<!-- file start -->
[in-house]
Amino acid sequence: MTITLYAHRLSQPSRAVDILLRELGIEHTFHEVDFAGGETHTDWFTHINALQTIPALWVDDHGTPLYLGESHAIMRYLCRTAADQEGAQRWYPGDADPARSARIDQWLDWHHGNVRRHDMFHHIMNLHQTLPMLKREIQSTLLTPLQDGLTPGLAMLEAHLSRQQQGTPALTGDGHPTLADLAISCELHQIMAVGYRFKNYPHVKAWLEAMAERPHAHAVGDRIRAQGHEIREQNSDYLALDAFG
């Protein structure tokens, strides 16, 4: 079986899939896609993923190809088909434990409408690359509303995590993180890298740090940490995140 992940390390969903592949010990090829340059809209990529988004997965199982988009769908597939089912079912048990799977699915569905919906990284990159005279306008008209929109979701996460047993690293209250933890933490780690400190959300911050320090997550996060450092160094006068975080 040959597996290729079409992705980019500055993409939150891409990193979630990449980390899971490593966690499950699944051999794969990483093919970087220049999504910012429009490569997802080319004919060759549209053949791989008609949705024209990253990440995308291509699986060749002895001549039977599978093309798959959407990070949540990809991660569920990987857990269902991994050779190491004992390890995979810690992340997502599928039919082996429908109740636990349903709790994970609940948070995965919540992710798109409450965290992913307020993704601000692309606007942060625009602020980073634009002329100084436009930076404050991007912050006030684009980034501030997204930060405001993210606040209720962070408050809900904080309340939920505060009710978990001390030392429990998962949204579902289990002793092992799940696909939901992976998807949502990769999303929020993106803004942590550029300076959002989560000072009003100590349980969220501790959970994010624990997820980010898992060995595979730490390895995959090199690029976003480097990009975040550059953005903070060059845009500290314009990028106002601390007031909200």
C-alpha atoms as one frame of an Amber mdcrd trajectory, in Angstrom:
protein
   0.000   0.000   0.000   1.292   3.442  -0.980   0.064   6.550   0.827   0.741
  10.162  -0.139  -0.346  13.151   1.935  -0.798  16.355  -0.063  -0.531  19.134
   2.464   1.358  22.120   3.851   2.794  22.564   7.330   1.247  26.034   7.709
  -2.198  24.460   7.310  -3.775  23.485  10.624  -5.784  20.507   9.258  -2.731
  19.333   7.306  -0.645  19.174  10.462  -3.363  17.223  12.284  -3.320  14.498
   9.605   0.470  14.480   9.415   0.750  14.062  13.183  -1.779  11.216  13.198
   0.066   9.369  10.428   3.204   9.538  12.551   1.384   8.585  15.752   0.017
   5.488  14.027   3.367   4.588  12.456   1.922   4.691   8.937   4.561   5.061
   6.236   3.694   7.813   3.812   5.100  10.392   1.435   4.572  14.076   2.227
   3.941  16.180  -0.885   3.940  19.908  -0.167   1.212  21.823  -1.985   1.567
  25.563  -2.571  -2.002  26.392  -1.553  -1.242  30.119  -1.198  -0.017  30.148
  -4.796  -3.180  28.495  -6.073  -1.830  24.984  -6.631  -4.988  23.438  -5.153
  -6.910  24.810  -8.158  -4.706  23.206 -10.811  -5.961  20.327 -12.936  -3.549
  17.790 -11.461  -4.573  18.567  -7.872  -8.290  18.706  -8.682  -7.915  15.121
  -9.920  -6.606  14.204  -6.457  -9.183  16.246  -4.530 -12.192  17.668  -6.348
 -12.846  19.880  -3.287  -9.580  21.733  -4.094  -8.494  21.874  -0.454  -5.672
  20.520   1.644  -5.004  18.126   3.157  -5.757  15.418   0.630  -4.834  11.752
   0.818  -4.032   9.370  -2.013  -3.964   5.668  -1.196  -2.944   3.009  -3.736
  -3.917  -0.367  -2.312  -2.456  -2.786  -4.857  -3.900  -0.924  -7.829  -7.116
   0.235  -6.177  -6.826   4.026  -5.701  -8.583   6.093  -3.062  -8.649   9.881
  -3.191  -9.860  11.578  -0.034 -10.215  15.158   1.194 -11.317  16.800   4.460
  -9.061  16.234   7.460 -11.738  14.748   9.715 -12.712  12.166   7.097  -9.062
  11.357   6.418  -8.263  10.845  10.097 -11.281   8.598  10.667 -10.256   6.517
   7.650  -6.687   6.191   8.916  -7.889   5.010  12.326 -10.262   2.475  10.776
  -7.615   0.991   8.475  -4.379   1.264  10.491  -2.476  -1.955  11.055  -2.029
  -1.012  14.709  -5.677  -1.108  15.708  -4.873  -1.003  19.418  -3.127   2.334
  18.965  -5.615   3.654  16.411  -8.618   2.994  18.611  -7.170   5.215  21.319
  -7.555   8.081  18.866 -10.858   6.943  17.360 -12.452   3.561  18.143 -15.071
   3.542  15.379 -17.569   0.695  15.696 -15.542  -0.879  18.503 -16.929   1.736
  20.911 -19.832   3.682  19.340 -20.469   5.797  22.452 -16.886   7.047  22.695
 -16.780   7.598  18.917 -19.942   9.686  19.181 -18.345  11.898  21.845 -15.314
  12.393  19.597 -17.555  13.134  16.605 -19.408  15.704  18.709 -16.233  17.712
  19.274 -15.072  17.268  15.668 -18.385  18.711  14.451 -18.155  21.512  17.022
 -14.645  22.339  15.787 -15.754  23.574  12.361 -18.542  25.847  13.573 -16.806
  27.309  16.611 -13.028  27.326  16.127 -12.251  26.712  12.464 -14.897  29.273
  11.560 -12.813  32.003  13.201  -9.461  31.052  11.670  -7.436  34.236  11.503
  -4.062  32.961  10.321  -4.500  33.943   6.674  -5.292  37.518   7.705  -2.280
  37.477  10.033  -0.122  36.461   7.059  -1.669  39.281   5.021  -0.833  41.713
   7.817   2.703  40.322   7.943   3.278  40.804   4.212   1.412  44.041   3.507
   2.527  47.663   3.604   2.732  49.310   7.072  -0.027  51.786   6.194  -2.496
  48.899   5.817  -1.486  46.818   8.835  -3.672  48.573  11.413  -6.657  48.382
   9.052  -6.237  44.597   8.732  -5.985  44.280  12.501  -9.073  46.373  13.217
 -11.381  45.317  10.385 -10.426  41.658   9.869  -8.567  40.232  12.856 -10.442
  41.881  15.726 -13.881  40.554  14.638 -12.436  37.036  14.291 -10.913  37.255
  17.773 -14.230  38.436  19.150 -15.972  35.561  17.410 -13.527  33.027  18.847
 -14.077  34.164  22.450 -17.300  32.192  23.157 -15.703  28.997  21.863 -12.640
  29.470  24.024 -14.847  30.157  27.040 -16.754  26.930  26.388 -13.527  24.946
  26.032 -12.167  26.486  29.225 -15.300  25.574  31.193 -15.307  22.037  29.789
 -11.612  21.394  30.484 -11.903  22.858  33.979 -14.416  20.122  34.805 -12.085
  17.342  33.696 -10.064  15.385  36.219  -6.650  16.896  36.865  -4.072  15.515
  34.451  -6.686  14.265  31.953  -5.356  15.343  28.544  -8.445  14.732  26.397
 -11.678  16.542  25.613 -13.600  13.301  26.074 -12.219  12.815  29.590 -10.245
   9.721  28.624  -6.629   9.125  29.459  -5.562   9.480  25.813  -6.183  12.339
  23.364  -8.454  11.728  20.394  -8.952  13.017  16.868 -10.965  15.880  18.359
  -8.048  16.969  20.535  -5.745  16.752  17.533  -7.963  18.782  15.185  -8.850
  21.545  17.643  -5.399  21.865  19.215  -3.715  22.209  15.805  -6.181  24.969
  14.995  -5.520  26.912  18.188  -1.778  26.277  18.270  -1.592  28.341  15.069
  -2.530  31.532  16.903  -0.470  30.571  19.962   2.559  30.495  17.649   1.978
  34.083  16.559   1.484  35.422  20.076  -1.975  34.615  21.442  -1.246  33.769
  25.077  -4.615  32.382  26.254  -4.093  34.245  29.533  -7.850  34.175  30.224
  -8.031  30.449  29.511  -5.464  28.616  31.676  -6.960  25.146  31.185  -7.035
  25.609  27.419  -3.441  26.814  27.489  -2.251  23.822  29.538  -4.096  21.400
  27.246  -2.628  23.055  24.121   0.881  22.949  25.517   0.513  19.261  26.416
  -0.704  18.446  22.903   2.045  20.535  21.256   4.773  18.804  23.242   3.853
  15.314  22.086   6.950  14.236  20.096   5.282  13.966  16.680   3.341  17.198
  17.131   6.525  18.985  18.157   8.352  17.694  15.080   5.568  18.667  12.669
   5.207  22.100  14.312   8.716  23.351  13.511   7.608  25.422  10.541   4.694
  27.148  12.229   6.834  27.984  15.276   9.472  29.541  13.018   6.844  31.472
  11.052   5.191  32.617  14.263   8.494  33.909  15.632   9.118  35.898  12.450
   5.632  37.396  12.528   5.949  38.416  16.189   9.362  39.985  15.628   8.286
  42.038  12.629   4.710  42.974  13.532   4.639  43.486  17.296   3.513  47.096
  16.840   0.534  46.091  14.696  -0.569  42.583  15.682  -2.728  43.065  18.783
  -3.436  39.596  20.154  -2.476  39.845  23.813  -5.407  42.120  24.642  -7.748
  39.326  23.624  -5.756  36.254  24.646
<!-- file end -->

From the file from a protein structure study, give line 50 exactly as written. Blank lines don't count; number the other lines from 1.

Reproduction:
  17.773 -14.230  38.436  19.150 -15.972  35.561  17.410 -13.527  33.027  18.847